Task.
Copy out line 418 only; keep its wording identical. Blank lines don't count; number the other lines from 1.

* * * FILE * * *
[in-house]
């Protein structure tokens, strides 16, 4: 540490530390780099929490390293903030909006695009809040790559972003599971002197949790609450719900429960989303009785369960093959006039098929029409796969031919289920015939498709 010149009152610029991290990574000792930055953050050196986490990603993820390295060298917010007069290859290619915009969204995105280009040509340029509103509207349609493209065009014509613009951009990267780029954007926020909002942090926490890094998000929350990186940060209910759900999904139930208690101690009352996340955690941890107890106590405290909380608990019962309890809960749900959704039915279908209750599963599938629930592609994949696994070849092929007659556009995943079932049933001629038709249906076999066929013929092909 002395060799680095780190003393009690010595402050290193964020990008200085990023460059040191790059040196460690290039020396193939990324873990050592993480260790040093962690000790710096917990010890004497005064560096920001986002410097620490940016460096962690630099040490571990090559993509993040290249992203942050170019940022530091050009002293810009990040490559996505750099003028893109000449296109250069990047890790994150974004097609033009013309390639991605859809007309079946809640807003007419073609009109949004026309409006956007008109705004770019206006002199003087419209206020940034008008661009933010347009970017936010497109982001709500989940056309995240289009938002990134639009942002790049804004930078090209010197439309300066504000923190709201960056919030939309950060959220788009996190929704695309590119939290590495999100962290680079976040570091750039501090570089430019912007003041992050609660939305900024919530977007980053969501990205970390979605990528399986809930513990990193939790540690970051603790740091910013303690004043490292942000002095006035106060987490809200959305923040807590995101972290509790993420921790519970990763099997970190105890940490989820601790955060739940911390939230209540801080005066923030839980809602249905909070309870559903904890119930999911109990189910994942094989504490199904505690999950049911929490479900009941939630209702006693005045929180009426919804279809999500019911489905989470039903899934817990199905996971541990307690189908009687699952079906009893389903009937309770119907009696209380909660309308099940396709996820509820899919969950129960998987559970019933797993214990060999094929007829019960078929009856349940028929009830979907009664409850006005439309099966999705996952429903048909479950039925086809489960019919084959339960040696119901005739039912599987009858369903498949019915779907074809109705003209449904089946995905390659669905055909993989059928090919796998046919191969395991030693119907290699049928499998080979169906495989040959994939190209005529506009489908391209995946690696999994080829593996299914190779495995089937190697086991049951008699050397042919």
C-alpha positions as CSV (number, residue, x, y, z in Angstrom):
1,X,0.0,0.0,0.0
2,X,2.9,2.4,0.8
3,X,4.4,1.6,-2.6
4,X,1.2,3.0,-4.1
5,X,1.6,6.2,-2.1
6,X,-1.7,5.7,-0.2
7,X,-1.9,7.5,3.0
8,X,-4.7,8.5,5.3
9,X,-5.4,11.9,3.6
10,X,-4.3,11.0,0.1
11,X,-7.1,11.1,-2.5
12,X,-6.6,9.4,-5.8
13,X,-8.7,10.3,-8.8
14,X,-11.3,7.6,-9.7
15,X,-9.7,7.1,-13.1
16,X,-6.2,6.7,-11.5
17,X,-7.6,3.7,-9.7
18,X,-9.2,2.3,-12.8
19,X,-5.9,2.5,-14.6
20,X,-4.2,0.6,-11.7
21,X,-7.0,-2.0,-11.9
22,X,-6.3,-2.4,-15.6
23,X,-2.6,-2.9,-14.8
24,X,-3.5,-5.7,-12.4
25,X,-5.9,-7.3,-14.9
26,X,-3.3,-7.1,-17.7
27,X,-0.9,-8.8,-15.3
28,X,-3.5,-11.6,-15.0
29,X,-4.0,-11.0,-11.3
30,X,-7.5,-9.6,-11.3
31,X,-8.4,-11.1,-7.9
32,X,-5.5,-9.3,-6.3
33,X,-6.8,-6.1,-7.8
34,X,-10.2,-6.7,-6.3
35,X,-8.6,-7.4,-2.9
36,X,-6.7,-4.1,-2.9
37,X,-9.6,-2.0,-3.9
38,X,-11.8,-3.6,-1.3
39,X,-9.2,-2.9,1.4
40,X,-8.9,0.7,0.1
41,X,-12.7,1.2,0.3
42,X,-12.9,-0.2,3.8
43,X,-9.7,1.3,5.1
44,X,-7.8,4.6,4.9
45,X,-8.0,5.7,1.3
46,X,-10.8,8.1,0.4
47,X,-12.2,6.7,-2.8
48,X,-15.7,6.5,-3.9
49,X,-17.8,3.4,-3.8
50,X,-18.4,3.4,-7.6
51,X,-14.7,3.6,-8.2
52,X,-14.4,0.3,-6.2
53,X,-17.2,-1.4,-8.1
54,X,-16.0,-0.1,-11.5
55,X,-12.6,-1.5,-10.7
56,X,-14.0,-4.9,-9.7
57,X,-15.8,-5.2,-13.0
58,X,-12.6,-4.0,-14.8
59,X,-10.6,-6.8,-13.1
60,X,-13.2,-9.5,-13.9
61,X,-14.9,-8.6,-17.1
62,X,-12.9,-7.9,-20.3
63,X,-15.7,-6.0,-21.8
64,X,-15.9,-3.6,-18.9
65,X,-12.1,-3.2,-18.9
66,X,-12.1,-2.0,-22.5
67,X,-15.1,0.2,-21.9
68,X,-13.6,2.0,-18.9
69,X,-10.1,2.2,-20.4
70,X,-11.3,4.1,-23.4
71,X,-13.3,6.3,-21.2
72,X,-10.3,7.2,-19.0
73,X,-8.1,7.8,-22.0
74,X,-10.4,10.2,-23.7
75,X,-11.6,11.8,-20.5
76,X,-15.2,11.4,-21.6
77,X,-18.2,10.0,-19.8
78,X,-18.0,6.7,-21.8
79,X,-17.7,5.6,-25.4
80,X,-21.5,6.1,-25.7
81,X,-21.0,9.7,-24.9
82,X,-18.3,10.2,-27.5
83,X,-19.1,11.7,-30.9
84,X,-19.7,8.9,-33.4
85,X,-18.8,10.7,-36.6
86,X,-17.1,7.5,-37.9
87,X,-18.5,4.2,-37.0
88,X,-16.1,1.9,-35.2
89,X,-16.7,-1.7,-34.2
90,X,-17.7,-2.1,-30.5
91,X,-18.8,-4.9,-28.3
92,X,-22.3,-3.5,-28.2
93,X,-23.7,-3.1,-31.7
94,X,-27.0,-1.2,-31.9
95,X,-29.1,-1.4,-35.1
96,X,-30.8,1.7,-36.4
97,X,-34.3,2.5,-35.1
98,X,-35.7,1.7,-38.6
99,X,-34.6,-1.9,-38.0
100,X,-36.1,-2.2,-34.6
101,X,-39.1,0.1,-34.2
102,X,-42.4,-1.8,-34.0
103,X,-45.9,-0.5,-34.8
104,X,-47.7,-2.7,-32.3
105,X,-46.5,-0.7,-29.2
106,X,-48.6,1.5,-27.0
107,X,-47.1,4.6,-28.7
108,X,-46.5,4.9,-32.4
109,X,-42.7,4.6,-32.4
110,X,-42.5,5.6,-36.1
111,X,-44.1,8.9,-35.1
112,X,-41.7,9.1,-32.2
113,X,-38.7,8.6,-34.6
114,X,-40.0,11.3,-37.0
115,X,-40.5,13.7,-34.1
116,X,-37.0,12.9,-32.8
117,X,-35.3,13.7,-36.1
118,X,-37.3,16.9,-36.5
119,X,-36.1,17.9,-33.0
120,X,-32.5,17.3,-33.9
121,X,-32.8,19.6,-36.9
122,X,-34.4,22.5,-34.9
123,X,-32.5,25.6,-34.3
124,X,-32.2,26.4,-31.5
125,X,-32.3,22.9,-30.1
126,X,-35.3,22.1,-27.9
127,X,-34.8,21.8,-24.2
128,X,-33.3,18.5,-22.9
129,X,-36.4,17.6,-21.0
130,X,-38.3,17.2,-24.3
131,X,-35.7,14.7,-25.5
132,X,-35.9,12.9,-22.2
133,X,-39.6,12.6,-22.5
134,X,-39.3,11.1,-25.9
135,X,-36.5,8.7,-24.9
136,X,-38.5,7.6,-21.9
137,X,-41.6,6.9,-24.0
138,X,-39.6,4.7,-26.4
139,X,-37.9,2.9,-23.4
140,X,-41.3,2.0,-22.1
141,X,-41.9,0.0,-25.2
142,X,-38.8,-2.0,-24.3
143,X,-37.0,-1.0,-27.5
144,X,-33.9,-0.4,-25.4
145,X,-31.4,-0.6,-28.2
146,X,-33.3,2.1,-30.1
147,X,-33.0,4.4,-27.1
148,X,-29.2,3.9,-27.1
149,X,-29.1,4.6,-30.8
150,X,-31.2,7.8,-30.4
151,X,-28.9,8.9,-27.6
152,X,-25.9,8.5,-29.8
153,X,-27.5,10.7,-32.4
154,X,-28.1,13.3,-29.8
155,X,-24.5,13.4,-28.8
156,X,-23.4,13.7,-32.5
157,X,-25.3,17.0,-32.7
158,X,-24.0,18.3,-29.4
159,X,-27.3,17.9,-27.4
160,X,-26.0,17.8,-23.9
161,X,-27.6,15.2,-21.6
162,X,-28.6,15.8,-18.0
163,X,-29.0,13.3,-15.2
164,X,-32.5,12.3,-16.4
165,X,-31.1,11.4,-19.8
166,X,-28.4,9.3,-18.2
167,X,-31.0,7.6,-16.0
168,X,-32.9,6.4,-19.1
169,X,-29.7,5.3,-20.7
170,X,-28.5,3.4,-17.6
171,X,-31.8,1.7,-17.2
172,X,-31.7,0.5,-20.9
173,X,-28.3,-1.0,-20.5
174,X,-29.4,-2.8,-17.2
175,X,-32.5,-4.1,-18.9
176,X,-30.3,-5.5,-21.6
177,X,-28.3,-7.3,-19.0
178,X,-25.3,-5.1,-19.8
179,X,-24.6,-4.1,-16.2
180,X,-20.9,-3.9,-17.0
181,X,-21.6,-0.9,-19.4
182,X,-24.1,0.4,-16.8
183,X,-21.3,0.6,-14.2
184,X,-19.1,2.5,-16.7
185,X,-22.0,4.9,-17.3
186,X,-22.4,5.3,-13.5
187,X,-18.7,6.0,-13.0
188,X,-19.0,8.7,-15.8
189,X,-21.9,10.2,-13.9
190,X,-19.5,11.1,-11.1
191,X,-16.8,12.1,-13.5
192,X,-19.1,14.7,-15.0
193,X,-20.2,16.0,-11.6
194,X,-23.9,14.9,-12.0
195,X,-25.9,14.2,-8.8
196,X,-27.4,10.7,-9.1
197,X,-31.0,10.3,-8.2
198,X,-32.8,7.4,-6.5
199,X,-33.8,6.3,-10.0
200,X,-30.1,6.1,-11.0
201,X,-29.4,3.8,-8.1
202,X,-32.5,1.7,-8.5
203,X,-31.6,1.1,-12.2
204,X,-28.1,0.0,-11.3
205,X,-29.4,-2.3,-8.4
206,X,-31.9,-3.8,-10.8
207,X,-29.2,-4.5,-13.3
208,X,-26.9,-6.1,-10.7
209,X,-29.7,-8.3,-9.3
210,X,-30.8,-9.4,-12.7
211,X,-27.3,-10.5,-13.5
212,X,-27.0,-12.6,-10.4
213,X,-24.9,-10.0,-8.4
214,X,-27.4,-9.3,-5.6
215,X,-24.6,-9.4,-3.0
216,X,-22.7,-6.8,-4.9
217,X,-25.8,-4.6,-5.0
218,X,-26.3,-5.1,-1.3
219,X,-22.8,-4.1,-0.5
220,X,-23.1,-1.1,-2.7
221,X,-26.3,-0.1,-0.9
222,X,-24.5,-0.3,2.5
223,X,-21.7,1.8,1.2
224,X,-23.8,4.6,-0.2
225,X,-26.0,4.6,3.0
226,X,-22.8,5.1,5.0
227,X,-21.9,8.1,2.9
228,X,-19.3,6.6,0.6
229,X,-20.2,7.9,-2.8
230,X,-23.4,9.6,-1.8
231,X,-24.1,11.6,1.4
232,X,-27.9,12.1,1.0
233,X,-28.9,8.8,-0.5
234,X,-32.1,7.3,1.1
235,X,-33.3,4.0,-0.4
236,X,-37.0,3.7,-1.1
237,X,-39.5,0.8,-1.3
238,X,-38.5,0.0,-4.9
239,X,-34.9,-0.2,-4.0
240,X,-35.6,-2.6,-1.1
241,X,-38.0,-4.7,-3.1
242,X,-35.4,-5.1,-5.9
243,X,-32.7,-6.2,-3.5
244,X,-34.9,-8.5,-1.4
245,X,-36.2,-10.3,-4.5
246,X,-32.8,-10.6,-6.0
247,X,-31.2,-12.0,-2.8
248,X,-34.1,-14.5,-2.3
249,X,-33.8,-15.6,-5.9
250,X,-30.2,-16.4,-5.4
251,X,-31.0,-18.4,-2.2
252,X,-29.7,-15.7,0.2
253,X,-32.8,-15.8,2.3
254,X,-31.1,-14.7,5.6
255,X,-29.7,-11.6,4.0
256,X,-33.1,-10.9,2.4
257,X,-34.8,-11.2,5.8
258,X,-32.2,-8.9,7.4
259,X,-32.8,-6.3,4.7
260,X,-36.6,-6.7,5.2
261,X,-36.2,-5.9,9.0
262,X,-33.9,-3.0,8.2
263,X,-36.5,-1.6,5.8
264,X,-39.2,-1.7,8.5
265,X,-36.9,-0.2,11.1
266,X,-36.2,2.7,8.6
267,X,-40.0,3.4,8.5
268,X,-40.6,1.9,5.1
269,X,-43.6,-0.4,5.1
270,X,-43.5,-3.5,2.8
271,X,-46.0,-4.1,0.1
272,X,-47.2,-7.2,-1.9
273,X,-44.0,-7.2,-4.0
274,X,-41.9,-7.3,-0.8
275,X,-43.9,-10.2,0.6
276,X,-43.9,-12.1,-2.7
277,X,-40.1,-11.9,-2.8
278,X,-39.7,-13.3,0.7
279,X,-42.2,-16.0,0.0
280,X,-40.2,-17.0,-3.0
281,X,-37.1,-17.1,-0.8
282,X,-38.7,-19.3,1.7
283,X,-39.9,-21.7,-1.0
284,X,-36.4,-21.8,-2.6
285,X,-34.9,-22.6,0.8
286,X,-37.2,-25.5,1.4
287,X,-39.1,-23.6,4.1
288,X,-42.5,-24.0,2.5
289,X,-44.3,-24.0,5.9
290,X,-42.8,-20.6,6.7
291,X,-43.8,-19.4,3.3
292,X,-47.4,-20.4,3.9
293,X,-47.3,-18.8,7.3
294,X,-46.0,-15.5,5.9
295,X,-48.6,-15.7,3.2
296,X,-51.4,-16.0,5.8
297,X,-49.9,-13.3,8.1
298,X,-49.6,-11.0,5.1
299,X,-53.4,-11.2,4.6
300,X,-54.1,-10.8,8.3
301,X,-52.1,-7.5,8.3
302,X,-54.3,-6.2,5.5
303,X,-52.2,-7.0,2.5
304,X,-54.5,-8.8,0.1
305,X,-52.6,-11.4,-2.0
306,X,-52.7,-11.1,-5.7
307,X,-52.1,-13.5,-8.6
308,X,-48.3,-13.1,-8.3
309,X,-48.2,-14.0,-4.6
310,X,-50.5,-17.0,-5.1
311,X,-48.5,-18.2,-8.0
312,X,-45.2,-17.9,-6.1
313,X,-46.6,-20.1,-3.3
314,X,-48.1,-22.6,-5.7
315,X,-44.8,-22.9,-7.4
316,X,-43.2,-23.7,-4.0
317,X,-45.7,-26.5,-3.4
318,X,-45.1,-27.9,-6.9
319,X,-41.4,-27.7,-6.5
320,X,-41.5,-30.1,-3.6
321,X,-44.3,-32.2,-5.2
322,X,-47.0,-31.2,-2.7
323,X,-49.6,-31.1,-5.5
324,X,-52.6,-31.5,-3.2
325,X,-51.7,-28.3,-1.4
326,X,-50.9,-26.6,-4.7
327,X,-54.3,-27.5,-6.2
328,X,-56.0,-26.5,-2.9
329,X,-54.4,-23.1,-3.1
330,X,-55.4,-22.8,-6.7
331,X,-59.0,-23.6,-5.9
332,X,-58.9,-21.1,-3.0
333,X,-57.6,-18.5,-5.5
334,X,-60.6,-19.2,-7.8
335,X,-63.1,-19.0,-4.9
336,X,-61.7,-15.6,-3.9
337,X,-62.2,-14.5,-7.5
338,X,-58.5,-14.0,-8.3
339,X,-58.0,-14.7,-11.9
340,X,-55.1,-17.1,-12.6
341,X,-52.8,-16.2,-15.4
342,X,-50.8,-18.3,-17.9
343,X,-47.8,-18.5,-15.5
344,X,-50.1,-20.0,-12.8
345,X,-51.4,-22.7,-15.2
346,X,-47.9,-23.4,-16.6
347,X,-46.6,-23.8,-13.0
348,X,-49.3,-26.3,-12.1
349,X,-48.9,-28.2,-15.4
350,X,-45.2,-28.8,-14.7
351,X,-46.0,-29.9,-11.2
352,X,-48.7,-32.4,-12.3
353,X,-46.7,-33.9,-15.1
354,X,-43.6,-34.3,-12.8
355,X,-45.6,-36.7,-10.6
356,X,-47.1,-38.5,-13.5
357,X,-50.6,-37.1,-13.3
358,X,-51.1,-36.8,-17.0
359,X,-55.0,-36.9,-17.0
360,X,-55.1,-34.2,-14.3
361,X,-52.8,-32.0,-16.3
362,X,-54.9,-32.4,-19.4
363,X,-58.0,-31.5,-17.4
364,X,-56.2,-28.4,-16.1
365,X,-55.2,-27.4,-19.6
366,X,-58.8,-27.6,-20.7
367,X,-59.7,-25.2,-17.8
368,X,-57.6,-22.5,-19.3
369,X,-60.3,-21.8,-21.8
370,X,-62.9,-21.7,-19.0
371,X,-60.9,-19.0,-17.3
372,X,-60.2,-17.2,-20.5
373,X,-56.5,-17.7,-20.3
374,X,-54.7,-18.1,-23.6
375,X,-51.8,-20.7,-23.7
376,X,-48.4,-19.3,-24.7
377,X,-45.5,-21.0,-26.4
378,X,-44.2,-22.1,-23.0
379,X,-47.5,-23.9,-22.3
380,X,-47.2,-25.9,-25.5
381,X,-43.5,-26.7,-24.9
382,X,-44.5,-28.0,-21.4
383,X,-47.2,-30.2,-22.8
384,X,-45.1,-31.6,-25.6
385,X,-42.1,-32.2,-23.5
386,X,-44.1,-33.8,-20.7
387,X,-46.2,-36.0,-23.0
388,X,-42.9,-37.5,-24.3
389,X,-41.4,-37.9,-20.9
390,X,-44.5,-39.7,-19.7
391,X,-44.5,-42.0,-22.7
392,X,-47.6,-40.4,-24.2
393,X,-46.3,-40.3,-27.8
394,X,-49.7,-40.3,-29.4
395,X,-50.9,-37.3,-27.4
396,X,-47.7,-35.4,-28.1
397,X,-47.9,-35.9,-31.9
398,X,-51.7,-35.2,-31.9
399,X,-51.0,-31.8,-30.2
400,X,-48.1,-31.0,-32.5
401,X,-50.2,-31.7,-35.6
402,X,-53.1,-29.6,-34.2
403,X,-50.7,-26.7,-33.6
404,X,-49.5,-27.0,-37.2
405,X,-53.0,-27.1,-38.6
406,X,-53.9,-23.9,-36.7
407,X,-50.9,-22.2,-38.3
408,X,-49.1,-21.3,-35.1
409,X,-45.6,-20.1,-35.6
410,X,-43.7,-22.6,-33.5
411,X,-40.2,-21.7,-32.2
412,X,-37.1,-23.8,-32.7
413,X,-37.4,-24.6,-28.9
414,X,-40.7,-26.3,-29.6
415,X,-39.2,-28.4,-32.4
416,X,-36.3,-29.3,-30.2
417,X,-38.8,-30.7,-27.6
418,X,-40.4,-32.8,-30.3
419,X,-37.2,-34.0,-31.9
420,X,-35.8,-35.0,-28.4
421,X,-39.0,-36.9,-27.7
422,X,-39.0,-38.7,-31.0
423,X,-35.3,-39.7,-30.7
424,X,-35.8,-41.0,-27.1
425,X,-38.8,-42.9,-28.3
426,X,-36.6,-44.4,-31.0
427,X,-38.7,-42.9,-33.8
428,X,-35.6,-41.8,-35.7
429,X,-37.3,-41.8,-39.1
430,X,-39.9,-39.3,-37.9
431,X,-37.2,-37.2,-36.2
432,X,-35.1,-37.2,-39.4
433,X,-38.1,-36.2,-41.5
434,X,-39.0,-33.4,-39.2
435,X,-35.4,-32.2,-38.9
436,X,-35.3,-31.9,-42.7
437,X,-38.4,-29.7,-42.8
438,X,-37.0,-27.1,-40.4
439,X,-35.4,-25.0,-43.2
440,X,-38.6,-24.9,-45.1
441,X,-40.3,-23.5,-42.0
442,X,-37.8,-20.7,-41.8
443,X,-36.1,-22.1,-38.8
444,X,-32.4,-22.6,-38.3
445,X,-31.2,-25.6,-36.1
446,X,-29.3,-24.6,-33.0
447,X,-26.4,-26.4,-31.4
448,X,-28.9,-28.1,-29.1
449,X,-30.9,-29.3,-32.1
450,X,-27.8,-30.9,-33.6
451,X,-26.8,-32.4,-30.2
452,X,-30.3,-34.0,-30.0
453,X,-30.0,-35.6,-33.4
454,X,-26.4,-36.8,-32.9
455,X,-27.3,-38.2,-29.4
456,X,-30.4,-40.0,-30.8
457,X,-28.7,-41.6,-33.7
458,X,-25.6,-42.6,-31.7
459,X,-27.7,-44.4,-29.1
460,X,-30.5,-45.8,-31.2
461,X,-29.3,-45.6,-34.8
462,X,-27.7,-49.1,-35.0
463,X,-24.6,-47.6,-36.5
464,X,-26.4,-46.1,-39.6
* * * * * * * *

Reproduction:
415,X,-39.2,-28.4,-32.4